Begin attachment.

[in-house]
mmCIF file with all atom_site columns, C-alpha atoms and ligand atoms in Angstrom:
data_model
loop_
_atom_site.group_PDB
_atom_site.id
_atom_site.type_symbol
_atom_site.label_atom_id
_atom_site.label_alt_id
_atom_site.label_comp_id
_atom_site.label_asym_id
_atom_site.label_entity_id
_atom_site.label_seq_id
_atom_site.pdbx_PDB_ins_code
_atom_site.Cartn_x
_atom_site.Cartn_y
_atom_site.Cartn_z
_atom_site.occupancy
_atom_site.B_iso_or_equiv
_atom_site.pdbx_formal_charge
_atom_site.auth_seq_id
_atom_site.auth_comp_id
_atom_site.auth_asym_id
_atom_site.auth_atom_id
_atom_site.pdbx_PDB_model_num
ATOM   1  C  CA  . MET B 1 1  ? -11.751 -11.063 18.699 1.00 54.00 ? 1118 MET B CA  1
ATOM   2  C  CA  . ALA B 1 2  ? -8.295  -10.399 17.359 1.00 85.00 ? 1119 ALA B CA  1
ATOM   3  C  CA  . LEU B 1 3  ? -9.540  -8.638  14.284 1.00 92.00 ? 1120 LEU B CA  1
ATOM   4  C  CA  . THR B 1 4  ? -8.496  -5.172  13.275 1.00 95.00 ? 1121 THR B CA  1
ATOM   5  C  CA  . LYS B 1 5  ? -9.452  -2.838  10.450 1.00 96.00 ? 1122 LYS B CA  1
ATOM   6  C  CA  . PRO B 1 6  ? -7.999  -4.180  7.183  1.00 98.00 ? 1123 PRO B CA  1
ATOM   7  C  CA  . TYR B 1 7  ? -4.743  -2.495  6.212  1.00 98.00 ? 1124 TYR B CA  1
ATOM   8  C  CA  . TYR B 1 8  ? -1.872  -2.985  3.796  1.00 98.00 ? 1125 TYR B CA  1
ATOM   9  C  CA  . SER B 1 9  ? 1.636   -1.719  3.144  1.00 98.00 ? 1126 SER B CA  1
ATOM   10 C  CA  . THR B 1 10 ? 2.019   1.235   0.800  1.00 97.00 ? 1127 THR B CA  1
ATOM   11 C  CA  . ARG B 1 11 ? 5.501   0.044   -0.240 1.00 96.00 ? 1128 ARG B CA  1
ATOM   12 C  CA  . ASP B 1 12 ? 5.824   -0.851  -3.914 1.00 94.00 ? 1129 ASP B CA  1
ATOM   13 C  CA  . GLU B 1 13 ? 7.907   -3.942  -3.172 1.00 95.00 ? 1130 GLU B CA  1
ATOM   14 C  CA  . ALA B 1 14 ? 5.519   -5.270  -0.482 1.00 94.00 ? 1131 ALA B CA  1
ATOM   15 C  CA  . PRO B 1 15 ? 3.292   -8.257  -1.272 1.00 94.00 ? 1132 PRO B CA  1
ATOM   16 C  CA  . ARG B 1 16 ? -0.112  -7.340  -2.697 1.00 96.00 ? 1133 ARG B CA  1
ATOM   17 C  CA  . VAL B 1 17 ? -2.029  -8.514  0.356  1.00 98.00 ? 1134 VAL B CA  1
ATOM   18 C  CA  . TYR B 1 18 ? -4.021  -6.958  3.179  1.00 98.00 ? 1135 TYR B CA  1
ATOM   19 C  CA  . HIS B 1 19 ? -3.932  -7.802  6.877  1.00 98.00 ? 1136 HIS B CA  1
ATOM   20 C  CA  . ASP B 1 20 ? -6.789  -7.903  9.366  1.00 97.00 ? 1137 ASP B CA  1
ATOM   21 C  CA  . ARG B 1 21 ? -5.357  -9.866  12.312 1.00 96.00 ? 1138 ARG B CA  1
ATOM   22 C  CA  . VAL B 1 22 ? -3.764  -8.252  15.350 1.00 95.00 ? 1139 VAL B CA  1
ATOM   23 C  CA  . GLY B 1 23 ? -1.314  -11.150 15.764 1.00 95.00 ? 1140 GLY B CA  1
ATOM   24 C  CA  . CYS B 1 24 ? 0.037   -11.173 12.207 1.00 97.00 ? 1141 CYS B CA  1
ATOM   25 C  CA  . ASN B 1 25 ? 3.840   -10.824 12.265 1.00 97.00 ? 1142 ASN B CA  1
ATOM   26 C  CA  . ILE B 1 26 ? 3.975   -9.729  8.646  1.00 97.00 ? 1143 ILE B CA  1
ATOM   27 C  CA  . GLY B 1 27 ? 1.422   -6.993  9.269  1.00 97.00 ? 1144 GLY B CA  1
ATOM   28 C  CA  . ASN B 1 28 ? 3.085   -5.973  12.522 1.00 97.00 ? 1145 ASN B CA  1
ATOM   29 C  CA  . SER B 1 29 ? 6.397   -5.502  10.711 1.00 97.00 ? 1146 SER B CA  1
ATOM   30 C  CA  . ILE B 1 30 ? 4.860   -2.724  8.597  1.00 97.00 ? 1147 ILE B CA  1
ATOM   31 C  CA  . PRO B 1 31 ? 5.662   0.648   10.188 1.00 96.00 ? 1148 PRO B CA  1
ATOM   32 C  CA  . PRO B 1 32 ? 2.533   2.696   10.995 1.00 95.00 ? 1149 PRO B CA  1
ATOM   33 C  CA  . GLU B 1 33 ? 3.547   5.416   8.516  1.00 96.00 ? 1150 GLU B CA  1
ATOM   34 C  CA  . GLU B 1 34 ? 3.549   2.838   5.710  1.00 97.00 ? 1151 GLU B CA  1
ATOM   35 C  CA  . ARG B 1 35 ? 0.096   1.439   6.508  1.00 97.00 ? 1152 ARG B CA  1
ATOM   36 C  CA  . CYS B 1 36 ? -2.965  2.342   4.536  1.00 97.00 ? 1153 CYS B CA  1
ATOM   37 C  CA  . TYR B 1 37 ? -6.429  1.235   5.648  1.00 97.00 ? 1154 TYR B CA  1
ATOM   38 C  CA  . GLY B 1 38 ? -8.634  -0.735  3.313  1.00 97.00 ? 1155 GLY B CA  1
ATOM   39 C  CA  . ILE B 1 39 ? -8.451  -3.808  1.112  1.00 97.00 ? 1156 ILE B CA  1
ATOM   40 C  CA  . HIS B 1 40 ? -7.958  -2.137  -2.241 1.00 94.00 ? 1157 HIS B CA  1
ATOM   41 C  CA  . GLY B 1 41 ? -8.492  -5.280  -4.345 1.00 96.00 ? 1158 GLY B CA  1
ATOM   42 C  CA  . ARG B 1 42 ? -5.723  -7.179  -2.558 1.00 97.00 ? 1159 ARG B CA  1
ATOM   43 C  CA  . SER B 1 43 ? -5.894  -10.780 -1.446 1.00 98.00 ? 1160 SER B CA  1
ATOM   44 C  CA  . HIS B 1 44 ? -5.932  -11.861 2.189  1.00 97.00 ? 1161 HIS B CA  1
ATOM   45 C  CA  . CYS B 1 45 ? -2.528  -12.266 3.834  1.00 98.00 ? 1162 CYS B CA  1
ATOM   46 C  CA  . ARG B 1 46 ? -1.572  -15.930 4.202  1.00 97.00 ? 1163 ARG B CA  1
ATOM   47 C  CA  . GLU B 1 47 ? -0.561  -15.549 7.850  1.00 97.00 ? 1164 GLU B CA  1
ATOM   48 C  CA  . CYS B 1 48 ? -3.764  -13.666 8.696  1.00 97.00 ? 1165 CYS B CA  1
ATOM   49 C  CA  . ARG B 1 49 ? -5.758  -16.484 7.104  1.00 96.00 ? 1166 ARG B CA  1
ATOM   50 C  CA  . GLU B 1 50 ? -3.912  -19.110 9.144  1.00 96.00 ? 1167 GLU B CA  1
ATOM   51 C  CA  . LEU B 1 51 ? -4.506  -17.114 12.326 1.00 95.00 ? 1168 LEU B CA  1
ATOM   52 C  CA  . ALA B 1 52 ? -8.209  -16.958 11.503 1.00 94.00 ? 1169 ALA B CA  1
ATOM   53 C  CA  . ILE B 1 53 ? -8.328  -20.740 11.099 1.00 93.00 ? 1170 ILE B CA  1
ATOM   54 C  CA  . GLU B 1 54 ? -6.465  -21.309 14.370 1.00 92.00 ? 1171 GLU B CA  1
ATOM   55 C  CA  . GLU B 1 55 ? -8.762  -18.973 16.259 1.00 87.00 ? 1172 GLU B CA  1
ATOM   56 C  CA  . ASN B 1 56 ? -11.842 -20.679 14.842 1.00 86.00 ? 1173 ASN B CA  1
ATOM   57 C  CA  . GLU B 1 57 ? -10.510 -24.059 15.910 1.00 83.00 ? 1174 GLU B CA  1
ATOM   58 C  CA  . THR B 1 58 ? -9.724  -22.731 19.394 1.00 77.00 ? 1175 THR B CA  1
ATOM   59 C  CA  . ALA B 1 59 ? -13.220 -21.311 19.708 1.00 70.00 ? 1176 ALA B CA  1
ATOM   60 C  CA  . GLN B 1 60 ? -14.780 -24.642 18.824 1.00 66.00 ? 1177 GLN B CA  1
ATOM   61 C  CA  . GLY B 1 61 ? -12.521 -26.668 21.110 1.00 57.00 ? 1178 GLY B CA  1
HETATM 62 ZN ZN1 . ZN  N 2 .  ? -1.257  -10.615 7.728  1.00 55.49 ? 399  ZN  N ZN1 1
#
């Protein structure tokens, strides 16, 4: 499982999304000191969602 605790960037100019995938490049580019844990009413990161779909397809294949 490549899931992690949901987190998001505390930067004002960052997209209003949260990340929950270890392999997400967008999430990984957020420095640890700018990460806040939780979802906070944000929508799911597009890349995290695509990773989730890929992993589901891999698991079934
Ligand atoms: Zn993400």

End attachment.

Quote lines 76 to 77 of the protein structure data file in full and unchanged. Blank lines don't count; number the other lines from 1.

ATOM   51 C  CA  . LEU B 1 51 ? -4.506  -17.114 12.326 1.00 95.00 ? 1168 LEU B CA  1
ATOM   52 C  CA  . ALA B 1 52 ? -8.209  -16.958 11.503 1.00 94.00 ? 1169 ALA B CA  1